2 Secondary structure of proteins
The term secondary structure refers to the geometry of a polypeptide's N-C-C backbone, which can be randomly coiled or may be ordered in special ways. The geometry is strongly influenced by two factors:
The stereochemistry of the amide link. A key structural feature of polypeptides and proteins is the planarity of an amide bond, in which the N-atom has sp2 (trigonal planar) geometry. The peptide bond thus has significant double-bond character (bond length 1.32 Å) which inhibits rotation about the N–CO bond: in this respect amides resemble alkenes. This has important consequences in the context of protein secondary and tertiary structure.
As is clearly indicated in the resonance picture above, the carbonyl oxygen and the amide hydrogen have respective partial negative and positive charges (Oδ− and Hδ+), leading to the possibility of intra- and interchain hydrogen bonding. Hydrogen bonding is a key aspect of protein structure, and the way that it is organised can control secondary structure.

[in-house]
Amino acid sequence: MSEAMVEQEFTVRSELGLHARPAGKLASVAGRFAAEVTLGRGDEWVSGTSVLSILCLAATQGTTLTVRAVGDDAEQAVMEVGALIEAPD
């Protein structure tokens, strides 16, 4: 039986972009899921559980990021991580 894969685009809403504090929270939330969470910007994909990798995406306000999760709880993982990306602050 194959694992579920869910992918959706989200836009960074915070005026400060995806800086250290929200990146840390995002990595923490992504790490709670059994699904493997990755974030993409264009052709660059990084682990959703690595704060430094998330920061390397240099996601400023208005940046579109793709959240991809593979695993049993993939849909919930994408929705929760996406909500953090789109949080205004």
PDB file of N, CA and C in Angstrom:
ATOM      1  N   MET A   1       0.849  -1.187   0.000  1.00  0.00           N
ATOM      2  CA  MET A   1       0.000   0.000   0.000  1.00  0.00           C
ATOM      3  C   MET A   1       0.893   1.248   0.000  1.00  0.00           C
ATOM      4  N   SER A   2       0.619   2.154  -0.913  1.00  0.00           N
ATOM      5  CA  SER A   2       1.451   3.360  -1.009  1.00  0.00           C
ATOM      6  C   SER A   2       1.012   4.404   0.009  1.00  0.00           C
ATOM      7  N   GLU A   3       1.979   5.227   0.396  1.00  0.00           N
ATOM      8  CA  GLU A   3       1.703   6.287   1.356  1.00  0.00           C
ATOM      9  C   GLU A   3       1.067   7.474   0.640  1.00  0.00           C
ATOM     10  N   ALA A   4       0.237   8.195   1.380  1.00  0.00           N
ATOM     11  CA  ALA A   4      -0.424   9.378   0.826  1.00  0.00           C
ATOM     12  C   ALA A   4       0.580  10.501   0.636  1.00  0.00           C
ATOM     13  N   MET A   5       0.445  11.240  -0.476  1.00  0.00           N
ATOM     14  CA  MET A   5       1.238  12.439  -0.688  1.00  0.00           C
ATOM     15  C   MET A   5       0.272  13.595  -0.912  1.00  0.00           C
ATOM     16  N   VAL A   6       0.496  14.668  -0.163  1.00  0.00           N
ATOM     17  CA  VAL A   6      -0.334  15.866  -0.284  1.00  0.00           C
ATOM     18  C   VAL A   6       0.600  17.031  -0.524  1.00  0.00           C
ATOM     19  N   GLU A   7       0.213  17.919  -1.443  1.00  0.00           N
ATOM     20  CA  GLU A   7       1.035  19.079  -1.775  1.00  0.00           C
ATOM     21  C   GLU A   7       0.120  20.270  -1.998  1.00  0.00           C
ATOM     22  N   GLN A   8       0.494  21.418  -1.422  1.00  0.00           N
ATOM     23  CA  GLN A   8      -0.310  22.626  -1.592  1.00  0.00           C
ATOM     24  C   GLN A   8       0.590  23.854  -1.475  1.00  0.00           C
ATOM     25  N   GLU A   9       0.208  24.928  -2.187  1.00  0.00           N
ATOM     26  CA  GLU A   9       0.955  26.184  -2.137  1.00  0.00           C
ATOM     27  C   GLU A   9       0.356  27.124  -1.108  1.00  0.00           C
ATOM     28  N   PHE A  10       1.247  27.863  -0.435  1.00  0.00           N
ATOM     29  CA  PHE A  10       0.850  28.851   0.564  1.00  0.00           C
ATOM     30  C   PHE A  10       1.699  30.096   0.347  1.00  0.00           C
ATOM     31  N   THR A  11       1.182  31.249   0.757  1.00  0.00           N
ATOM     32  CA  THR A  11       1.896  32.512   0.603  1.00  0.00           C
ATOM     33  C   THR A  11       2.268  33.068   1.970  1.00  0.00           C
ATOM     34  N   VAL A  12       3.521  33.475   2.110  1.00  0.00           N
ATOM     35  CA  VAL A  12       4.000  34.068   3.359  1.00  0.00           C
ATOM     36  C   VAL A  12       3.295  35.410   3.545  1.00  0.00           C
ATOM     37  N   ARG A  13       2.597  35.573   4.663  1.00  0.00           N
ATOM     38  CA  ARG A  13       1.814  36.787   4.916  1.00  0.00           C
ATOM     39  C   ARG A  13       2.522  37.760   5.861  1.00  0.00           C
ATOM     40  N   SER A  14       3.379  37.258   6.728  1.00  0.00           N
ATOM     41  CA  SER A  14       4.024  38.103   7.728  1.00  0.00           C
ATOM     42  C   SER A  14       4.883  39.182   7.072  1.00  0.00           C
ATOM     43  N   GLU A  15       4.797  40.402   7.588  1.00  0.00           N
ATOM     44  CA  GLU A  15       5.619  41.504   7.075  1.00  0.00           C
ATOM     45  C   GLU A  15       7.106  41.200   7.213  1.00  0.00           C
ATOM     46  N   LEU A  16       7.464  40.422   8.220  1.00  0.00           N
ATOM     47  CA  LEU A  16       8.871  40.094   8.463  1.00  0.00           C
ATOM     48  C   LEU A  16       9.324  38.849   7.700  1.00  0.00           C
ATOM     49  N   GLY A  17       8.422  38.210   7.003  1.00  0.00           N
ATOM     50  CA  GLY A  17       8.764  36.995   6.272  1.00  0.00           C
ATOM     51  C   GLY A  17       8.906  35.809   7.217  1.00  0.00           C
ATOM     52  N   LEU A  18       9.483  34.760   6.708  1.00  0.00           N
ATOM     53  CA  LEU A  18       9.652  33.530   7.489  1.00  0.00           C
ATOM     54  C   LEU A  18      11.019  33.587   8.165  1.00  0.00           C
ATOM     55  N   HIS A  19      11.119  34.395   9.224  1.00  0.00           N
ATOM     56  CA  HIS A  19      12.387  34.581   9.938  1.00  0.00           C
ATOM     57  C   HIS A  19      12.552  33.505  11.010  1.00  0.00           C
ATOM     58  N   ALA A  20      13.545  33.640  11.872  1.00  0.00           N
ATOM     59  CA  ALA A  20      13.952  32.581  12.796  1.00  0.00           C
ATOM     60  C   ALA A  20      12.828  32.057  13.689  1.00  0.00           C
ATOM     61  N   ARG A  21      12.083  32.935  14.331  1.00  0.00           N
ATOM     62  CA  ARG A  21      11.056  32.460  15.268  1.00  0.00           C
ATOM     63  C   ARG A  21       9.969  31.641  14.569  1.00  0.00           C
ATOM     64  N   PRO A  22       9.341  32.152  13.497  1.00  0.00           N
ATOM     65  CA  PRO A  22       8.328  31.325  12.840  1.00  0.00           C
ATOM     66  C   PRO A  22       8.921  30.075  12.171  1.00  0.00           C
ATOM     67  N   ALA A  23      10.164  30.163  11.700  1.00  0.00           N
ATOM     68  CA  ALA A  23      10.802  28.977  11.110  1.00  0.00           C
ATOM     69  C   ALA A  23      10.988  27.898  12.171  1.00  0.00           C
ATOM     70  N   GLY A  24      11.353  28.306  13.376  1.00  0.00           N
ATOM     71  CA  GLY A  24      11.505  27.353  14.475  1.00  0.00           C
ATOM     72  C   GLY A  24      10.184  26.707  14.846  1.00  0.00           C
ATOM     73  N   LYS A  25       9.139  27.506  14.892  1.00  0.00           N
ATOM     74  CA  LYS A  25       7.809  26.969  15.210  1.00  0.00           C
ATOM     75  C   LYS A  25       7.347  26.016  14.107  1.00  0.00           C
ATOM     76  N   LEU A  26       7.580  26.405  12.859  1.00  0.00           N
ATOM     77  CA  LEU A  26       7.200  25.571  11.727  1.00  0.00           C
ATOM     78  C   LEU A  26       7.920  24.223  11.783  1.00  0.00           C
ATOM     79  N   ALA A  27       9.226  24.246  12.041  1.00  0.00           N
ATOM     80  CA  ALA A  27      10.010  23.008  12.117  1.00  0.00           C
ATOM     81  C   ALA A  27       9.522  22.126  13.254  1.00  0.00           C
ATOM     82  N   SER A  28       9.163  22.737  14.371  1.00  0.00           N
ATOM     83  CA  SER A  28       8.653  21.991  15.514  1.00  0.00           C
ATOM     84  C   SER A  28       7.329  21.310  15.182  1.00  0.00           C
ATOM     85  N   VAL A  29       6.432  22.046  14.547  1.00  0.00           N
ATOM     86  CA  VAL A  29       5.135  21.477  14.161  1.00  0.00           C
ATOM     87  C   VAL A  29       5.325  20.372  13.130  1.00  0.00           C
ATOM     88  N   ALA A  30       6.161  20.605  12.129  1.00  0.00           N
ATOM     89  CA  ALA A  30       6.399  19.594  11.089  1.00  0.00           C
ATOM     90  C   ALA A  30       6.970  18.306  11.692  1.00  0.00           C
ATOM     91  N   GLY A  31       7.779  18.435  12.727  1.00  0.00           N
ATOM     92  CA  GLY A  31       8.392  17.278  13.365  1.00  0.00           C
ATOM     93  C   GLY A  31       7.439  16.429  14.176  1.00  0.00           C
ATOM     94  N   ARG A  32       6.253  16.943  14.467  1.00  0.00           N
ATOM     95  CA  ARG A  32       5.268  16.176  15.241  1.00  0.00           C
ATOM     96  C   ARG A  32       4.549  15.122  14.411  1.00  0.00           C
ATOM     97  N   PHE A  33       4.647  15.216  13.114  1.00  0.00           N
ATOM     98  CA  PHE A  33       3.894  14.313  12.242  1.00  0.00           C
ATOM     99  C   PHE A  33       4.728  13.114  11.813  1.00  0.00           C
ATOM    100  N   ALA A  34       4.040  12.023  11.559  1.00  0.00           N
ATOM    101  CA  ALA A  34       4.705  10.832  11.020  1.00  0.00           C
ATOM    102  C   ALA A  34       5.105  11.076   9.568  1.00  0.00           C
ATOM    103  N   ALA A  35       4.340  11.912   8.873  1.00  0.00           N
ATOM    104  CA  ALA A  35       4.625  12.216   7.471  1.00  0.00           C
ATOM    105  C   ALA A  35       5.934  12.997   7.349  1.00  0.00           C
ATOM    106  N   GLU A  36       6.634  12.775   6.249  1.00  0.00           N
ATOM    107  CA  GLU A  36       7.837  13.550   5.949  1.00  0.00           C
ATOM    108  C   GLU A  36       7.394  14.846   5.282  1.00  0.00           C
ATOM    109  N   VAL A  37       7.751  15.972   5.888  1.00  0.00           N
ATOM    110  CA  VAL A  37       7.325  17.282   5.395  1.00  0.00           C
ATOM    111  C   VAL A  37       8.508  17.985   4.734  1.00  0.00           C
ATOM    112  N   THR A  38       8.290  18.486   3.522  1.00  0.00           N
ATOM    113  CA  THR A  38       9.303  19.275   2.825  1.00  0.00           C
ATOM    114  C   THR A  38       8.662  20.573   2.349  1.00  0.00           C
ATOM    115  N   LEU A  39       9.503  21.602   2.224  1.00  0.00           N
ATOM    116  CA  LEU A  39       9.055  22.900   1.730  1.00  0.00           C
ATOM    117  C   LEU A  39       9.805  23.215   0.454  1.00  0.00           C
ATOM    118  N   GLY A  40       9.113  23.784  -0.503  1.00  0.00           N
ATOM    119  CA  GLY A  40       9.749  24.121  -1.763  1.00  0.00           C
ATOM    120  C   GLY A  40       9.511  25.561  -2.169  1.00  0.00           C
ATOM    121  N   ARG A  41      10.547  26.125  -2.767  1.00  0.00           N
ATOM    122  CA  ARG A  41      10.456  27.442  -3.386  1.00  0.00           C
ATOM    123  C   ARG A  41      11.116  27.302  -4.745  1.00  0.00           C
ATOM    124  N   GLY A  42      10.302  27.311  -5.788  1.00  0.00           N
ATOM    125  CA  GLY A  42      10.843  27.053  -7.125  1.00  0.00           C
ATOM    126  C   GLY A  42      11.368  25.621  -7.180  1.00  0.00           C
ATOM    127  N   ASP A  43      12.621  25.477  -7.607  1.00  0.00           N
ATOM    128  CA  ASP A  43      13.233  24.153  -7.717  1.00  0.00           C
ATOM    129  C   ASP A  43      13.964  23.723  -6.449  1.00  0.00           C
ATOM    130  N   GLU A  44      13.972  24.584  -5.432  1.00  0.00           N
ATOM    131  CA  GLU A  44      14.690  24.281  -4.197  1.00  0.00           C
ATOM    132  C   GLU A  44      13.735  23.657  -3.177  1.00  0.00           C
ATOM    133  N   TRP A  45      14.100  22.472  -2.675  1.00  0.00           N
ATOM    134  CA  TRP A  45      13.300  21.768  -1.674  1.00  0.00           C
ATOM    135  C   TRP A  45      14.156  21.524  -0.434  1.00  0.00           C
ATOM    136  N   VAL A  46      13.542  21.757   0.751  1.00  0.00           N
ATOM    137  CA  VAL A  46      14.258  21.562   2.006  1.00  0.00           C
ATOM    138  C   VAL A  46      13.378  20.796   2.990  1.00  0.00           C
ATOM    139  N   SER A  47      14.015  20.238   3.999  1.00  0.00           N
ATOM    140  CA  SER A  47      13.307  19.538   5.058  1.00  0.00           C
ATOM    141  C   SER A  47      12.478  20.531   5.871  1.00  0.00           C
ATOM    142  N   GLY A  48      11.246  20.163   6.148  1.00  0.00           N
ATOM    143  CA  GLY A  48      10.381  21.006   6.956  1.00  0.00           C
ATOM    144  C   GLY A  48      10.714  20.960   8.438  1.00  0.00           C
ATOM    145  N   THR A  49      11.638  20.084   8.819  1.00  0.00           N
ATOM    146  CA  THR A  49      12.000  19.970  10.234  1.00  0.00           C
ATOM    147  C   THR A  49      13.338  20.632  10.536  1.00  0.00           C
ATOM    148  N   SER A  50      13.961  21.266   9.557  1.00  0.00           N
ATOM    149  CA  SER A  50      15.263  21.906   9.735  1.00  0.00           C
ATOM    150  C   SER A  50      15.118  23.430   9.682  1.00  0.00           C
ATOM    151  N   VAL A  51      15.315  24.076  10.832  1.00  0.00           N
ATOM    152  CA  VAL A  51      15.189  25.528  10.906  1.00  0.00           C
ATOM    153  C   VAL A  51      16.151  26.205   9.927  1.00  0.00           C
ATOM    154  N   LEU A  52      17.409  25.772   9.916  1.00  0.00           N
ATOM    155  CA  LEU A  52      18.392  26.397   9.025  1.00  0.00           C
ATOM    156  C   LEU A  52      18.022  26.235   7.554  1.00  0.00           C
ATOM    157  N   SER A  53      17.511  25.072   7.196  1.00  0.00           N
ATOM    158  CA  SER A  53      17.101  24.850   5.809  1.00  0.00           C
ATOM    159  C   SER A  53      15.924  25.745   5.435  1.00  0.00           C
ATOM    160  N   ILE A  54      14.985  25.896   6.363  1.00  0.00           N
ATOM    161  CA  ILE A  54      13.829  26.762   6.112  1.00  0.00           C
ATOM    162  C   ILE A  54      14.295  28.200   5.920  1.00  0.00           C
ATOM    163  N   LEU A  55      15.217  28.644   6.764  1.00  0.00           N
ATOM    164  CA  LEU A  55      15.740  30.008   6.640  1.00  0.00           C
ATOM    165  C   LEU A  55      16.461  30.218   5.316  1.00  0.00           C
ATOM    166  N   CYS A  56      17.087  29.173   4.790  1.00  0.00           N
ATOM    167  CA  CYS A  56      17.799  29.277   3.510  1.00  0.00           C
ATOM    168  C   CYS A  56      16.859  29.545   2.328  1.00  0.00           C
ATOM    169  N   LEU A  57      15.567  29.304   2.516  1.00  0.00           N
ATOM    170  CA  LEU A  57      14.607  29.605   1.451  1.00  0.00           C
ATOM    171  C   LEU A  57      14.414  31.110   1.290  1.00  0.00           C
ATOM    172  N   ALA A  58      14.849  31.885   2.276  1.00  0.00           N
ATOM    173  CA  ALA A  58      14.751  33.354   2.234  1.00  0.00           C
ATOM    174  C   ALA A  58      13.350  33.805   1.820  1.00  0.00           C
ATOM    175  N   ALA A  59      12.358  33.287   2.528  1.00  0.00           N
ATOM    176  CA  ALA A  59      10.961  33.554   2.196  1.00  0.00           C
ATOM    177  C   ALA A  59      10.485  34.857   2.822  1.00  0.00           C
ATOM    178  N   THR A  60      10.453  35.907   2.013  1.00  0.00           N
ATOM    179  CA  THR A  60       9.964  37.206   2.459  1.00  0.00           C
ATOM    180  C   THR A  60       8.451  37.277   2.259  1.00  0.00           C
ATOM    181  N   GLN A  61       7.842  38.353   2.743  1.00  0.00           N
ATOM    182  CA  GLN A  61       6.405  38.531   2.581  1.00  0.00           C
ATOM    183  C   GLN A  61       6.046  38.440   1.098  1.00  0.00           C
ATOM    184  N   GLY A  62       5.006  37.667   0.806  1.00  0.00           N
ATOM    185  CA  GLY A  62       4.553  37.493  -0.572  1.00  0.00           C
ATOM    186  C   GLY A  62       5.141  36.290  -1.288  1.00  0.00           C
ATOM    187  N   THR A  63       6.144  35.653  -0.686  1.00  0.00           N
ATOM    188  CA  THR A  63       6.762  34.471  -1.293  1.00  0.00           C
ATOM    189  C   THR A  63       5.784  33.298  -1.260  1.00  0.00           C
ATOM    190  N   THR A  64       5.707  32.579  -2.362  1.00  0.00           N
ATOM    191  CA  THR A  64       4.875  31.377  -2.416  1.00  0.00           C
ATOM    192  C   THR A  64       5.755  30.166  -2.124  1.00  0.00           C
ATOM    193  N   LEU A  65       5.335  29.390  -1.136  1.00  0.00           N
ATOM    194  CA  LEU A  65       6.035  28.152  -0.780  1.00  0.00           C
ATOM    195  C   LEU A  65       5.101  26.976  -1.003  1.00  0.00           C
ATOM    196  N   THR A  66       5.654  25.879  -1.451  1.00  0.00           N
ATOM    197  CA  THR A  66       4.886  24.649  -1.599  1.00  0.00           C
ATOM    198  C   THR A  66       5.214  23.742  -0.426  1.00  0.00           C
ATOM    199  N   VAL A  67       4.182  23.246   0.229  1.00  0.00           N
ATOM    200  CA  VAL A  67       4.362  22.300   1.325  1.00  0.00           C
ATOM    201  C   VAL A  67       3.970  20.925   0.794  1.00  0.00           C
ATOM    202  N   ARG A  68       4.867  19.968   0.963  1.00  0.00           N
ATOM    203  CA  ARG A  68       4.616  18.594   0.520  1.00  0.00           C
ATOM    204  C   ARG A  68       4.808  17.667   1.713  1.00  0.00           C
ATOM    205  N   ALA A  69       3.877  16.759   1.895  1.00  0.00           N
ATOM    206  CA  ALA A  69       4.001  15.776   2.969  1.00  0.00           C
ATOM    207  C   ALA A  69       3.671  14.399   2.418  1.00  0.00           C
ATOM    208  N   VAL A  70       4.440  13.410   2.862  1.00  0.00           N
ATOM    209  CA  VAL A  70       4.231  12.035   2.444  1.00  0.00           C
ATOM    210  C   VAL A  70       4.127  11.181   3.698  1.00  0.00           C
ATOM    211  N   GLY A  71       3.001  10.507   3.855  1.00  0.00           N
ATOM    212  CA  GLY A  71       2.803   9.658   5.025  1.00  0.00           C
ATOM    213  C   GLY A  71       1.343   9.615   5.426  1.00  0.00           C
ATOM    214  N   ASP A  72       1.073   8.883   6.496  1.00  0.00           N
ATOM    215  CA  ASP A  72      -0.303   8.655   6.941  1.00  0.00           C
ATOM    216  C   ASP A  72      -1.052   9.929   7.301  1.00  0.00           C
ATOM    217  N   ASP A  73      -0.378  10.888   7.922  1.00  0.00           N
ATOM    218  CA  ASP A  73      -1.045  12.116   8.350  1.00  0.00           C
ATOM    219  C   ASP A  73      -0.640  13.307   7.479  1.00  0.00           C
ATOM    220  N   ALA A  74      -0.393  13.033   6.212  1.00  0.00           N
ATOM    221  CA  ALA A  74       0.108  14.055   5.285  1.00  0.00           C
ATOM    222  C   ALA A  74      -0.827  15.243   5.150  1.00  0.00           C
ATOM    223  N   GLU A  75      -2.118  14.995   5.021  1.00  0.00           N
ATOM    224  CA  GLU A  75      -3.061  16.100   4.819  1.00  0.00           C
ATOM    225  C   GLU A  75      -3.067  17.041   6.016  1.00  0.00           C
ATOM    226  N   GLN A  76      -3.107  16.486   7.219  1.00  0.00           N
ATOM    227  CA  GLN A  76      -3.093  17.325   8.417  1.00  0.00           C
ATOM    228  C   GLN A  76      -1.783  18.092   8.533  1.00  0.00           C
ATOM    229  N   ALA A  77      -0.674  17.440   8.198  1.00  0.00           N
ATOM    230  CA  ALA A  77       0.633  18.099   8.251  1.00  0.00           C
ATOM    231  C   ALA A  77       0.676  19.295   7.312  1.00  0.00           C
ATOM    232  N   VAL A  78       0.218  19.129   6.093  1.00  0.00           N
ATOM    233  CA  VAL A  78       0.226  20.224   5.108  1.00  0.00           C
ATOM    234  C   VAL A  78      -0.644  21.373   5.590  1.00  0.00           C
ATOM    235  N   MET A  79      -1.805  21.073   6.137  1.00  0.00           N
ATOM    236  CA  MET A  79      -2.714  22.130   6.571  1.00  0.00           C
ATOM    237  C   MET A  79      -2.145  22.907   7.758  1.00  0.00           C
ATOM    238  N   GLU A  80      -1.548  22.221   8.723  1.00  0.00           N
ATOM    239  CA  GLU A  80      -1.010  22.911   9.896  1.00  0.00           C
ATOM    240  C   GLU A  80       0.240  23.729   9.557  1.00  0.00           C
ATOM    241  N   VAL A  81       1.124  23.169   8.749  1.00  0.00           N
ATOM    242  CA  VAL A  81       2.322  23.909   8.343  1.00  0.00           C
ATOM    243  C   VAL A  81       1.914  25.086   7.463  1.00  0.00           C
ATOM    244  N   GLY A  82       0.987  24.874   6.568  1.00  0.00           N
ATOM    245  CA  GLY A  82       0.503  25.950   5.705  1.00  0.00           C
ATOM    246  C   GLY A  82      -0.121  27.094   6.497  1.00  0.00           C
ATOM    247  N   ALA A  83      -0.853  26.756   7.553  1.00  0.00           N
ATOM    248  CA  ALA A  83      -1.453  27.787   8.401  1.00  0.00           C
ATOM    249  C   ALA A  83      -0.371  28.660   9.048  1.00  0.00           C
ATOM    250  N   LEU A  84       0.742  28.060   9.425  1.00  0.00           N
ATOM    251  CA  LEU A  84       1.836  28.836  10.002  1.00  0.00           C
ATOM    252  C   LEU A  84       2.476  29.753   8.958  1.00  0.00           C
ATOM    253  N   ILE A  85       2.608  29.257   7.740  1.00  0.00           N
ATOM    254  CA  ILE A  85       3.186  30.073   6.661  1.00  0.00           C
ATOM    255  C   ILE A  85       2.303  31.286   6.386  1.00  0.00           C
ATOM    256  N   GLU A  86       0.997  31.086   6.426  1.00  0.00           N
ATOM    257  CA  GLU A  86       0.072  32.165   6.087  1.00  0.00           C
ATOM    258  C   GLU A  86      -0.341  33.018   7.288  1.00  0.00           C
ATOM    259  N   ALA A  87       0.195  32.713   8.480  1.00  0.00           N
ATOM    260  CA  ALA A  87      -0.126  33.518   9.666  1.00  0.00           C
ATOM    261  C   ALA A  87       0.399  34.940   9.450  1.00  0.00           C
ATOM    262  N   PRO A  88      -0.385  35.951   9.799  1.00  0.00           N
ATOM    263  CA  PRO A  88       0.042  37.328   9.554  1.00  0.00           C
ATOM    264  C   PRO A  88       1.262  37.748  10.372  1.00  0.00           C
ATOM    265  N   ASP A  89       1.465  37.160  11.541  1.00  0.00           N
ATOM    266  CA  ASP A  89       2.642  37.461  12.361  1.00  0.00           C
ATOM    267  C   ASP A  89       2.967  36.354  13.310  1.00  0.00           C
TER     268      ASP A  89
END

The α-helix results from coiling of the NCC backbone with the formation of H-bonds between the C=O of residue (n) and the NH of residue (n+4). This arrangement readily accommodates large 'R' groups since they all point outwards. Every C=O and NH group is involved in hydrogen bonding. Other helices can occur, although they are less common. Examples are the 3(10)-helix and the π-helix.